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[IPk] Re: ip-uk-digest V1 #341



Philip

Liquid in the cartridge compartment will not cause damage as the pump is
sealed below this point.

I was pleased to hear you liked the D-TRON- Disetronic in the UK are really
looking forward to launching it!

Best wishes

John H
-----Original Message-----
From: ip-uk-digest <email @ redacted>
To: email @ redacted <email @ redacted>
Date: 05 October 2000 15:17
Subject: ip-uk-digest V1 #341


>
>ip-uk-digest         Thursday, October 5 2000         Volume 01 : Number
341
>
>
>
>PLEASE edit the subject line of your reply messages.
>####################################################
>This issue of the digest contains:
>RE: [IPk] Disetronic D-TRON insulin pump
>RE: [IPk] Disetronic D-TRON insulin pump
>RE: [IPk] OCRed article from New Scientist re diabetic damage mec hanism
>RE: [IPk] Disetronic D-TRON insulin pump
>RE: [IPk] Disetronic D-TRON insulin pump
>[IPk] thigh site
>RE: [IPk] Disetronic D-TRON insulin pump
>Re: [IPk] thigh site
>RE: [IPk] Disetronic D-TRON insulin pump
>RE: [IPk] Disetronic D-TRON insulin pump
>Re: [IPk] thigh site
>[IPk] Non DM question to Elizabeth O'Shea or any real dinkum Americans
>Re: [IPk] Non DM question to Elizabeth O'Shea or any real dinkum Americans
>RE: [IPk] Non DM question to Elizabeth O'Shea or any real dinkum  Americans
>Re: [IPk] Non DM question to Elizabeth O'Shea or any real dinkum Americans
>RE: [IPk] New FreeStyle bg meter
>RE: [IPk] Disetronic D-TRON insulin pump
>RE: [IPk] New FreeStyle bg meter
>RE: [IPk] New FreeStyle bg meter
>
>----------------------------------------------------------------------
>
>Date: Wed, 4 Oct 2000 14:17:03 +0100
>From: Cork Phillip <email @ redacted>
>Subject: RE: [IPk] Disetronic D-TRON insulin pump
>
>The new Disetronic pump was on display at Milton Keynes last Friday. I must
>say I was impressed. As you say it uses a pre-filled cartridge. I could
have
>done with that this morning while I was providing fellow train passengers a
>free display of how difficult it is to get rid of air bubbles when filling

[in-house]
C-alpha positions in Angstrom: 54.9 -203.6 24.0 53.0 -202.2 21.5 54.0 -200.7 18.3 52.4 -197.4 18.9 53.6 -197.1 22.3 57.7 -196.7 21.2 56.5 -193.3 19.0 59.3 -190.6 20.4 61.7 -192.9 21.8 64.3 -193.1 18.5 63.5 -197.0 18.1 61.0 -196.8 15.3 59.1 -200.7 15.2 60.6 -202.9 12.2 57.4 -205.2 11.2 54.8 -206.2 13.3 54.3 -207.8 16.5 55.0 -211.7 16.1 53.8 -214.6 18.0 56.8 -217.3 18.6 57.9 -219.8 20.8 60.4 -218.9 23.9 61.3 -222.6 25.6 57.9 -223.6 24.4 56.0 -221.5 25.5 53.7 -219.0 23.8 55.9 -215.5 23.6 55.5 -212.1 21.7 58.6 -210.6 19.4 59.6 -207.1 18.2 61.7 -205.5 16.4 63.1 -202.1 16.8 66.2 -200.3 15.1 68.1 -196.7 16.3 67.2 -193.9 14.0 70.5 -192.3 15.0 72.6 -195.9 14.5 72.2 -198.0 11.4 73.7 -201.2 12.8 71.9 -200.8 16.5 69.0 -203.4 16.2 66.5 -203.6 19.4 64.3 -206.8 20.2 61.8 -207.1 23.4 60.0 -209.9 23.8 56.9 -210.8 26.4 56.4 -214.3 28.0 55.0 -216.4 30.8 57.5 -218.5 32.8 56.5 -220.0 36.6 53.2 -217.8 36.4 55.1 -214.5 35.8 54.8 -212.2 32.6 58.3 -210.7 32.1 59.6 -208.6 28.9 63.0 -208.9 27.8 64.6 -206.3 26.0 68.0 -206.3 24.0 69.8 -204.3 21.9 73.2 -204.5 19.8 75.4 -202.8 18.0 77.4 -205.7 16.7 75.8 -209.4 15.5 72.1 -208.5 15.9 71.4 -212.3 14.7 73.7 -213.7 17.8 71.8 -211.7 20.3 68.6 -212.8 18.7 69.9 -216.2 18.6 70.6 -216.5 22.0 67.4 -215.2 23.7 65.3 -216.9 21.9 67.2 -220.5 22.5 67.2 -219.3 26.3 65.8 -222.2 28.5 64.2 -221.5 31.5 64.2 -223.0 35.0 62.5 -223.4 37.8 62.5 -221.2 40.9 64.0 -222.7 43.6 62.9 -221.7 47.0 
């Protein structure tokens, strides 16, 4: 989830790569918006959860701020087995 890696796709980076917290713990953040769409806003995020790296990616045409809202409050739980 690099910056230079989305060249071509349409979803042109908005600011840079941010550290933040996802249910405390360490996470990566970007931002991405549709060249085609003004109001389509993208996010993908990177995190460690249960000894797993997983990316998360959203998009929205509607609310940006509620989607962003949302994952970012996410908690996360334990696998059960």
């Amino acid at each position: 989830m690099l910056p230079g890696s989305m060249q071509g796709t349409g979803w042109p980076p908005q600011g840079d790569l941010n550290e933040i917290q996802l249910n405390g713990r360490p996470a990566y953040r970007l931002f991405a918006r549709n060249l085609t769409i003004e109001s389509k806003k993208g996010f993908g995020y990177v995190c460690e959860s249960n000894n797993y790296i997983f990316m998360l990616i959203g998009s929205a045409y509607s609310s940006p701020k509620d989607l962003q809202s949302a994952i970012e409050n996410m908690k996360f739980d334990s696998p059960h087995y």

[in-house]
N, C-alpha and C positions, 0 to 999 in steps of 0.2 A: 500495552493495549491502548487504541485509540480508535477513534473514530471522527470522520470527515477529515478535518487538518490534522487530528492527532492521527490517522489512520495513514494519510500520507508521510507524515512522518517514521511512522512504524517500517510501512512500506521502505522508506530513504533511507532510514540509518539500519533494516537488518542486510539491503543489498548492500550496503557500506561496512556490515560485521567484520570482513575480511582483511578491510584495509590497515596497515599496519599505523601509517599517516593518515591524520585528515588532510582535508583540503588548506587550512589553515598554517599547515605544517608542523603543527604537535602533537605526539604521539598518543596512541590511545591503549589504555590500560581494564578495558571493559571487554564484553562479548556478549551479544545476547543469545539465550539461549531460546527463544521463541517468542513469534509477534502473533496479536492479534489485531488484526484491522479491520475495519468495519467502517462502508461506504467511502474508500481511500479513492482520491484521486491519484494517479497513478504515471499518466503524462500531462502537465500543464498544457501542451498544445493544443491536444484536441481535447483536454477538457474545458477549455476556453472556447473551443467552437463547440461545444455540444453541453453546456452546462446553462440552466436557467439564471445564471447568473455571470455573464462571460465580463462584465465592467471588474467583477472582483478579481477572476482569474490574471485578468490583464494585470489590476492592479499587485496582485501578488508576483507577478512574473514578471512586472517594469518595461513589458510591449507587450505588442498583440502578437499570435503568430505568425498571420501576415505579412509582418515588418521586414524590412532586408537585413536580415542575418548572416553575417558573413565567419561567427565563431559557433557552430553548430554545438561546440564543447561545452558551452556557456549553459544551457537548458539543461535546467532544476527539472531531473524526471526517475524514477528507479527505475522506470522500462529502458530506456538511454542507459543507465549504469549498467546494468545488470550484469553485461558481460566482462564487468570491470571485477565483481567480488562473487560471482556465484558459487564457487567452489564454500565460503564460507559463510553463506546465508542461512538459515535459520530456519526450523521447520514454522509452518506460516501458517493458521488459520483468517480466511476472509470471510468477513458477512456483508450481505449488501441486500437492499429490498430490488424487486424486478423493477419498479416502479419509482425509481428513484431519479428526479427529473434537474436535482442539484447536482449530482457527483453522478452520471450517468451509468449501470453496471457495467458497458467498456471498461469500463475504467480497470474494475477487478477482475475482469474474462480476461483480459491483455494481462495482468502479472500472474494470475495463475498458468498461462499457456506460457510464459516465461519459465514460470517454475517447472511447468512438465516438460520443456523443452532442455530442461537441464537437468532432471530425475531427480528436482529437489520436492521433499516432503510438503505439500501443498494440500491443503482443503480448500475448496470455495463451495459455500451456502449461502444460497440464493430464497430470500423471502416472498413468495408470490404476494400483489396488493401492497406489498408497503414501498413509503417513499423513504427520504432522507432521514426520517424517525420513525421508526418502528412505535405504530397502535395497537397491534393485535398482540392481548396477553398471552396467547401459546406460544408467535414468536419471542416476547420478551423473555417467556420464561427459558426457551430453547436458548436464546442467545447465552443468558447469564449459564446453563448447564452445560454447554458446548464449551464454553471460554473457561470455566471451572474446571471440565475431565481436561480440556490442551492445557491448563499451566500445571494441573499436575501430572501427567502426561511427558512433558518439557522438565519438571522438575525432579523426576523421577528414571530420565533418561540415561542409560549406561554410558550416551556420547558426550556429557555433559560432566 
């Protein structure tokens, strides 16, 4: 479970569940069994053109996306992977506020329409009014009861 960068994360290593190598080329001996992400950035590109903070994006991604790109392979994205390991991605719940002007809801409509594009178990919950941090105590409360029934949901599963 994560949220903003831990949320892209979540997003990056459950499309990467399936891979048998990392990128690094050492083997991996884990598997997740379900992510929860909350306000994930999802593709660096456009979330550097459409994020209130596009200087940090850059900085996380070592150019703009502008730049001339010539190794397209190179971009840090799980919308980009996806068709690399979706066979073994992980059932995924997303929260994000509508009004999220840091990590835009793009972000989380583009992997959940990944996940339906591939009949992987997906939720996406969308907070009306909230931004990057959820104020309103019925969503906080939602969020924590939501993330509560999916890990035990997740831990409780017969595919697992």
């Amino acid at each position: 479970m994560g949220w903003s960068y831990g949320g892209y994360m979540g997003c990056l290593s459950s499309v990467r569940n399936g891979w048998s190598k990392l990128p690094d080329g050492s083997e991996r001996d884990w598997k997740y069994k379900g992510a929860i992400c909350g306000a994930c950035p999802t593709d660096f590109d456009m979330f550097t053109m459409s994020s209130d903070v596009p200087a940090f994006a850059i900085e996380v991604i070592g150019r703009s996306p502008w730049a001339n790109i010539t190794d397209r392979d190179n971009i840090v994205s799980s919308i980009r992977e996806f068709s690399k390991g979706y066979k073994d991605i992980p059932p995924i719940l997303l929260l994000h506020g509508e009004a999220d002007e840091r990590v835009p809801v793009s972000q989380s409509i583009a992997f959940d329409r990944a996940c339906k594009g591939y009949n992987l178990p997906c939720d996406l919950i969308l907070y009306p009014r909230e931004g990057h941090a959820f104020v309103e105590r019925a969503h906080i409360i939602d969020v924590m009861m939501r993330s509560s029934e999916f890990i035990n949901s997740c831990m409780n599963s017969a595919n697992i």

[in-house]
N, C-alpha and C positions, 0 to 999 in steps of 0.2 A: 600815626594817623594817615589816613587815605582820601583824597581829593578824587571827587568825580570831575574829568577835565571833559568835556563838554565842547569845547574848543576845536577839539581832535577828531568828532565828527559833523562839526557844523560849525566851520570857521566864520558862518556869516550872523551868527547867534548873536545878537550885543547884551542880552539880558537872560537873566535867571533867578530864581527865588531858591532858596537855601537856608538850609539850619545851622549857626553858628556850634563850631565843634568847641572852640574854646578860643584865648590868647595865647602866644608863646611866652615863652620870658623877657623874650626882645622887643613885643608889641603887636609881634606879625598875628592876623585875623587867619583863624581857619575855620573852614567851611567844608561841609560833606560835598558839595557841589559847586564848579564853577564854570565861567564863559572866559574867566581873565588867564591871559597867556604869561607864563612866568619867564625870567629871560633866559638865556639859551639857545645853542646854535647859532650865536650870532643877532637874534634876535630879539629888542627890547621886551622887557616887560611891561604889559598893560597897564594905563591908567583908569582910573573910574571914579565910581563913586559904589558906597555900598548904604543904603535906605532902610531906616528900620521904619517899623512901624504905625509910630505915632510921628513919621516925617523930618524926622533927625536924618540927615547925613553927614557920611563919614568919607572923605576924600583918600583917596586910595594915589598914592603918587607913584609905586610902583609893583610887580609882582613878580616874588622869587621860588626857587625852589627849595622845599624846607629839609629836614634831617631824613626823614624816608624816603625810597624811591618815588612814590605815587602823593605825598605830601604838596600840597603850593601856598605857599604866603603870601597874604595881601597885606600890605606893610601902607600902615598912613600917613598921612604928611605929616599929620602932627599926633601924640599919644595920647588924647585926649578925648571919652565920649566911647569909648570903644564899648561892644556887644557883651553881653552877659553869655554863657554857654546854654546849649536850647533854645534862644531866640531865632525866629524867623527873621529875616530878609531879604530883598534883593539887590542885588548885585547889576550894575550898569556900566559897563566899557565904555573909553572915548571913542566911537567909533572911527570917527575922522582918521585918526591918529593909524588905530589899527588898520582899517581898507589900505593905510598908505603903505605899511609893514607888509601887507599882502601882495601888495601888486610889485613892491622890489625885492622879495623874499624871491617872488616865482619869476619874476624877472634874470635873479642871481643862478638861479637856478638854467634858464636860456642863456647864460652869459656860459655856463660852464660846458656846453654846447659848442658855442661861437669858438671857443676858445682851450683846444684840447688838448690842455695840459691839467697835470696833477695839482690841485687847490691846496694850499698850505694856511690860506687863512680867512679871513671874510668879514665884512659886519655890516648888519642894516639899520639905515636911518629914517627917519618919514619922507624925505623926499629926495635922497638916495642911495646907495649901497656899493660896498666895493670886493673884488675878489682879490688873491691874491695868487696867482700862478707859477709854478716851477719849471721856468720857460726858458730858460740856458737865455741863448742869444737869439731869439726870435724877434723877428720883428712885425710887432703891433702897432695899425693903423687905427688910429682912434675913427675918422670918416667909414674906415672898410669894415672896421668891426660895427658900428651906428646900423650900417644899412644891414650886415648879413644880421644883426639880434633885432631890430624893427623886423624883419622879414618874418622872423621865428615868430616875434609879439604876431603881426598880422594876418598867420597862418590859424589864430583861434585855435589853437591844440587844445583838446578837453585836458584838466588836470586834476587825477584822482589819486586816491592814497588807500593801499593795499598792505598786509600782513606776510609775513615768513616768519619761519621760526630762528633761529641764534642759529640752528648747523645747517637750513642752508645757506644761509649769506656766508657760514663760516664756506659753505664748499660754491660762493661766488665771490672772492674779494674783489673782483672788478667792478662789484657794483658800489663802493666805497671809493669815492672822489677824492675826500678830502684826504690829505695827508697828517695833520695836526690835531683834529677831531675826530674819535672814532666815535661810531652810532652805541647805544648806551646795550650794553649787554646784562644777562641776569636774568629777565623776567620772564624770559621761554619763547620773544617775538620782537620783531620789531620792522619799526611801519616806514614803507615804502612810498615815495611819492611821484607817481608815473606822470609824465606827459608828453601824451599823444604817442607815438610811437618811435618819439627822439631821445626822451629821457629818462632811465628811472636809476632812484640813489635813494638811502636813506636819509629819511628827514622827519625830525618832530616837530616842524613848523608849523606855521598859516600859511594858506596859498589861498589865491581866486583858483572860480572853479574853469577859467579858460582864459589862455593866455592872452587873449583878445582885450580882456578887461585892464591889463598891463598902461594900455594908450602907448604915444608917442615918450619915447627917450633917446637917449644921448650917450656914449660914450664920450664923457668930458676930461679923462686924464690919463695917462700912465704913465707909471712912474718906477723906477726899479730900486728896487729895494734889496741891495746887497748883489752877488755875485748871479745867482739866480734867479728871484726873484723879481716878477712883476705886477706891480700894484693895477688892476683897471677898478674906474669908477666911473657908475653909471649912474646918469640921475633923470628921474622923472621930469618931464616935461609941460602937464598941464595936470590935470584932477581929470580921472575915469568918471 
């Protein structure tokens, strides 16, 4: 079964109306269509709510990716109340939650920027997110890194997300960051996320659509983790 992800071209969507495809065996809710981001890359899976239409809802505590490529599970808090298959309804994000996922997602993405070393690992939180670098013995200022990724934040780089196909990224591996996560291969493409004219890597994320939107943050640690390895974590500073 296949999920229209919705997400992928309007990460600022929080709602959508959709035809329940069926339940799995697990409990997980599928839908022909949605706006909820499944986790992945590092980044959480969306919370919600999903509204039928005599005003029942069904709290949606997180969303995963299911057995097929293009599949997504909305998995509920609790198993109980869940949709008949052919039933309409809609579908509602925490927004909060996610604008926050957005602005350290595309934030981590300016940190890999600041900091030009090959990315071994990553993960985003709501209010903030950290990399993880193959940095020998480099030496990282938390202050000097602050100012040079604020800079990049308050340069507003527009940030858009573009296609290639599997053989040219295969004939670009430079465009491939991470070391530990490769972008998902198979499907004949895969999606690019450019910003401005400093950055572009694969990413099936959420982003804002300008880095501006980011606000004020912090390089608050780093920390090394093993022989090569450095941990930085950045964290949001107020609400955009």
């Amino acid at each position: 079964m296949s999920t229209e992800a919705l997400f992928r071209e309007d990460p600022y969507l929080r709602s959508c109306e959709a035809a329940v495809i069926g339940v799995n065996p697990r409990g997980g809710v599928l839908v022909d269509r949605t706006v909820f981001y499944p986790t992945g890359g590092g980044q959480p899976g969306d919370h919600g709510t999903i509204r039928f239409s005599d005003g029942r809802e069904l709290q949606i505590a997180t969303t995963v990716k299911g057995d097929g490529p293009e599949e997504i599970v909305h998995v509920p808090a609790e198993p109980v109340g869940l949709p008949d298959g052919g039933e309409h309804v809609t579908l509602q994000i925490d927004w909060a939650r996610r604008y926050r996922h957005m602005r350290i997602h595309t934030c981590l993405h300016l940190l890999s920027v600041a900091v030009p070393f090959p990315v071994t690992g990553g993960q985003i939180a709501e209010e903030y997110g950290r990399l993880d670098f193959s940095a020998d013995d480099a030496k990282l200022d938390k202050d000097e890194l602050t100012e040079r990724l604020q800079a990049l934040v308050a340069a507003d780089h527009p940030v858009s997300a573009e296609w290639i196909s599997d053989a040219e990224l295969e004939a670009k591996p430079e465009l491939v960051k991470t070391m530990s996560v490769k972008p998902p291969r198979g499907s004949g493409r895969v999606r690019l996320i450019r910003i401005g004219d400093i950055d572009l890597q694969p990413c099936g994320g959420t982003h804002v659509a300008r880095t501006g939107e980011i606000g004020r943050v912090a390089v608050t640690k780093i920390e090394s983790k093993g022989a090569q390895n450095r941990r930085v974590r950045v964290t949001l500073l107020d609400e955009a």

>the current model. This one feature will make life so much easier and I
hope
>prevent leakages from the flimsy cartridge back down into the workings of
>the pump. Has anyone else experience insulin leaking out of the cartridge
>piston and will it cause any damage (I'm not sure how much leaked out but
>could see some insulin on the inside of the cartridge and also in the hole
>in the pump motor arm which accepts the threaded rode)?
>
>Philip
>
>- -----Original Message-----
>From: John Neale [mailto:email @ redacted]
>Sent: Wednesday, October 04, 2000 9:03 AM
>To: email @ redacted
>Subject: Re: [IPk] Disetronic D-TRON insulin pump
>
>
>I've just learnt that Disetronic expect to be supplying the D-TRON in the
>UK by next January - but I didn't hear this from Disetronic themselves. It
>is indeed a brand new pump packed full of loads of new features, including
>the use of a 3ml prefilled pen cartridge to make refilling extremely quick
>and easy.
>
>It's been suggested that anyone buying a Disetronic pump between now and
>then may be offered a free upgrade when the new one comes out. More details
>from Disetronic UK <email @ redacted>
>
>More details on US website at
>http://www.disetronicusa.com/products/dtron.html
>
>John
>
>- --
>mailto:email @ redacted
>http://www.webshowcase.net/johnneale
>
>
>- ----------------------------------------------------------
>for HELP or to subscribe/unsubscribe, contact: HELP@insulin-pumpers.org
>help SUPPORT Insulin Pumpers http://www.insulin-pumpers.org/donate.shtml
>- ----------------------------------------------------------
>for HELP or to subscribe/unsubscribe, contact: HELP@insulin-pumpers.org
>help SUPPORT Insulin Pumpers http://www.insulin-pumpers.org/donate.shtml
>
>------------------------------
>
>Date: Wed, 4 Oct 2000 14:26:56 +0100
>From: Diana Maynard <email @ redacted>
>Subject: RE: [IPk] Disetronic D-TRON insulin pump
>
>On Wed, 04 Oct 2000, you wrote:
>>The new Disetronic pump was on display at Milton Keynes last Friday.
>
>I think this was what I saw in Birmingham a few weeks ago too, which is why
>I thought it was already available in this country.
>I do like the pre-filled cartridges part, though I guess that means you
>will have to pay for your insulin as well???
>Di
>
>- ----------------------------------------------------------
>for HELP or to subscribe/unsubscribe, contact: HELP@insulin-pumpers.org
>help SUPPORT Insulin Pumpers http://www.insulin-pumpers.org/donate.shtml
>
>------------------------------
>
>Date: Wed, 4 Oct 2000 14:26:01 +0100
>From: Cork Phillip <email @ redacted>
>Subject: RE: [IPk] OCRed article from New Scientist re diabetic damage mec